1. He suggests that any organic food contaminated with pathogens should not be allowed to be certified as organic.  This is a specious argument because any food, organic or conventional, contaminated with dangerous pathogens should not be marketed for human consumption, period.
  2. He uses the example of a prior outbreak of contaminated bean sprouts in Europe as a model of organic production protocols run amok.  And he suggests that contaminated water might have been a factor.  However, producing bean sprouts is a high risk enterprise, be they organic or conventional, and using tested, potable water is universally a regulatory requirement.Most problems with contaminated bean sprouts, as the example he cited in Germany, are thought to emanate from contaminated seed which, again, is a hazard for organic and conventional production alike.  There is nothing inherently more dangerous about organic bean sprouts than conventional.
  3. His claim that organic food consumption in the United States is about 1 percent of the market is inaccurate.  I have seen authoritative reports pegging it at 3 to 4 percent with some commodities, like organic milk, being at about 6 percent, and fruits and vegetables significantly higher than that.  These numbers are based on market studies by the USDA, the Organic Trade Association and published by respected trade journals in the produce industry.
  4. He suggests that the director of the USDA’s National Organic Program, Miles McEvoy, took it upon himself to institute random testing for agrochemical contamination in organics.  The truth is that this testing requirement was part of the Organic Foods Production Act passed by Congress.  Pressure from The Cornucopia Institute, Consumers Union and other advocacy groups prompted an investigation by the USDA’s Office of Inspector General as to why testing had not been implemented as required by law.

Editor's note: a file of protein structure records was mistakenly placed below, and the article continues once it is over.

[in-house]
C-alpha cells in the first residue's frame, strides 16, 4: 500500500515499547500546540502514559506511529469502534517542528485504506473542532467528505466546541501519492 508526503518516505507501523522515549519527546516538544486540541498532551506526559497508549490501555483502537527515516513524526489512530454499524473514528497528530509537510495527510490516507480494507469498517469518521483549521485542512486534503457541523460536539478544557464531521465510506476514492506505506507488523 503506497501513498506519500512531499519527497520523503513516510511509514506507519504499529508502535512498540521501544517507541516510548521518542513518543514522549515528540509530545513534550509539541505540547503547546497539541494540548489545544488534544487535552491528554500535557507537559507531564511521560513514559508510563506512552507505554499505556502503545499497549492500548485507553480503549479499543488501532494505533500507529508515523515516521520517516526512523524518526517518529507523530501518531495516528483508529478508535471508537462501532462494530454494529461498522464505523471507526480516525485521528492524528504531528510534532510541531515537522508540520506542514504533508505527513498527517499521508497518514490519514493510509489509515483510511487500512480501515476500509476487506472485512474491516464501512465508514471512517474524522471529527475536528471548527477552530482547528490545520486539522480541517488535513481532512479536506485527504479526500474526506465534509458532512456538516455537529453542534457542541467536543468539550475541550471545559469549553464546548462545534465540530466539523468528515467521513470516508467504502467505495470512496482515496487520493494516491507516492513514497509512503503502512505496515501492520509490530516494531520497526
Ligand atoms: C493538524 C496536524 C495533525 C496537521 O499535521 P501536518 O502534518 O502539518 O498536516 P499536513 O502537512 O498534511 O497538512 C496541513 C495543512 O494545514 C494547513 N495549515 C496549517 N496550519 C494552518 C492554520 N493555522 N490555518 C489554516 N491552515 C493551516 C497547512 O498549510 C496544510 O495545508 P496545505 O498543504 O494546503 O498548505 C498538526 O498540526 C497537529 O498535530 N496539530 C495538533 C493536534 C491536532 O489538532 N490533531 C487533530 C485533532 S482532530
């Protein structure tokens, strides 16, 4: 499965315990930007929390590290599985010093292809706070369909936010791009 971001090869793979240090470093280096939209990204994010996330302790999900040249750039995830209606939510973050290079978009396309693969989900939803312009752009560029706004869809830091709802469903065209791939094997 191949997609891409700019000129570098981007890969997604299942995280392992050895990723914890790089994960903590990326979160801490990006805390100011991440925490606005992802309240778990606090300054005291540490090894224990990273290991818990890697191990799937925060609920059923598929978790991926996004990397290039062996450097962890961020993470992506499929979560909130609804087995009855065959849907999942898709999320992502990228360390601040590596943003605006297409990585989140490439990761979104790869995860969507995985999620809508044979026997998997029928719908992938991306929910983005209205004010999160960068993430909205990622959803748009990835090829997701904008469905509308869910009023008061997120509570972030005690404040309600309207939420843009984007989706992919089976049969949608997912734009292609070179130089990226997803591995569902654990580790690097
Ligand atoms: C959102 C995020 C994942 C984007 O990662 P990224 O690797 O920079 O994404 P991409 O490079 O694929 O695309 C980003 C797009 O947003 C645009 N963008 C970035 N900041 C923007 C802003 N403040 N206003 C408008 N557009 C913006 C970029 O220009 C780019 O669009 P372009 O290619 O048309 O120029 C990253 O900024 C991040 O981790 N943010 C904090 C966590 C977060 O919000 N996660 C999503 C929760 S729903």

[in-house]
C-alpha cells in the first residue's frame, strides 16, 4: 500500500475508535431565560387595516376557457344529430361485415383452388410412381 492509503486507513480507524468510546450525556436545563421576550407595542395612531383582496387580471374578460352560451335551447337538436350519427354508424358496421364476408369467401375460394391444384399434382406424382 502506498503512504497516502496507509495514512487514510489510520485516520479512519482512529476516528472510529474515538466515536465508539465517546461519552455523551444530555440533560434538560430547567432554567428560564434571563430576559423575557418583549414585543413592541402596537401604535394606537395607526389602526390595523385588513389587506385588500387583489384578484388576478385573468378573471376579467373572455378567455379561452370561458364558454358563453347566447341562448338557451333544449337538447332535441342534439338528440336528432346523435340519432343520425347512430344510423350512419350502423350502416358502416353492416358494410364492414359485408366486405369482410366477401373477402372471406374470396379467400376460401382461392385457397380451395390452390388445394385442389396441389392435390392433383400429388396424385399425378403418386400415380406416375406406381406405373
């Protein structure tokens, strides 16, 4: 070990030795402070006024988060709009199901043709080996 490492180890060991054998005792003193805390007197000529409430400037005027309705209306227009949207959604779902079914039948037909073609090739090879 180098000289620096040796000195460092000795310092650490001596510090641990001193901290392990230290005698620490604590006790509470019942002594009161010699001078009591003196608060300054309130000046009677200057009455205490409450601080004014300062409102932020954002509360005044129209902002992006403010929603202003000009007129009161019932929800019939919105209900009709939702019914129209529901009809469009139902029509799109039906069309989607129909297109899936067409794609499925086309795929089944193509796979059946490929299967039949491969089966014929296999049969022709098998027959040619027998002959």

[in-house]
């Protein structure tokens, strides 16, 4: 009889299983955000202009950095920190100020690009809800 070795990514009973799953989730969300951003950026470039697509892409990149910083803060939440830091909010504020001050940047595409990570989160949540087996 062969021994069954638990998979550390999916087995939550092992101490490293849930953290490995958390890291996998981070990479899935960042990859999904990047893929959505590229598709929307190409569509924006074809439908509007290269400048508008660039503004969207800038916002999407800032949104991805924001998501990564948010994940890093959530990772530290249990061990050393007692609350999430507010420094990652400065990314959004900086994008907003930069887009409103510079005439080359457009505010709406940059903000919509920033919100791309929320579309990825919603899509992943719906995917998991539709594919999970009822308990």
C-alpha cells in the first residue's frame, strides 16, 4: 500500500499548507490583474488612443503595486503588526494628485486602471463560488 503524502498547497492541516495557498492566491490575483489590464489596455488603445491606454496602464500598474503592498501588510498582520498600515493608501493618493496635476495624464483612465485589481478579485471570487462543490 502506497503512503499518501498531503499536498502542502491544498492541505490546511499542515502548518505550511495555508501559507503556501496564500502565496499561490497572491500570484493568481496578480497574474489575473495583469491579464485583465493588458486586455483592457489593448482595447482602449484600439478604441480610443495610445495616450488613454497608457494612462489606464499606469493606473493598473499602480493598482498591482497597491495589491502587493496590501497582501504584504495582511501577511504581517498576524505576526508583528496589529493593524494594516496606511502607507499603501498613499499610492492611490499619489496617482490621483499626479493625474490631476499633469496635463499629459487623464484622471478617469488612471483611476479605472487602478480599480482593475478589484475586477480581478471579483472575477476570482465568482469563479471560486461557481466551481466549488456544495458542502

5. The cost of testing, sample collection and transportation requirements (sometimes refrigerated) for chemical residues and pathogens, as suggested by Mr. Popoff, on 100 percent of organic operations, would greatly increase the cost of organic food.  Cornucopia supports the 5 percent , annual, random testing requirement.  At this rate, the USDA will conduct over five times as many audits as the IRS currently conducts.  It is a prudent adjunct to the established rigorous annual inspection of both organic farms and facilities and all documents pertaining to organic management.

In closing, the fundamental precept of Mr. Popoff’s attempt to challenge the credibility of organic food production is flawed.  Organic food is subject to the same standards of cleanliness, and regulatory safeguards, as any other food in the market, imported or domestic.

There is a history of inexcusable neglect during this presidential administration and prior administrations in the execution of food safety laws to protect U.S. citizens.  And Congress has been grossly remiss in failing to adequately fund the infrastructure and inspectors in the field, especially in scrutinizing imported food.  We should demand excellence from our government in this regard and we certainly are not getting it.

Again, we respect the important journalism being done at Food Safety News, in putting pressure on the food industry and government to, literally, clean up its act.  Publishing Mr. Popoff’s opinion piece was an unfortunate aberration.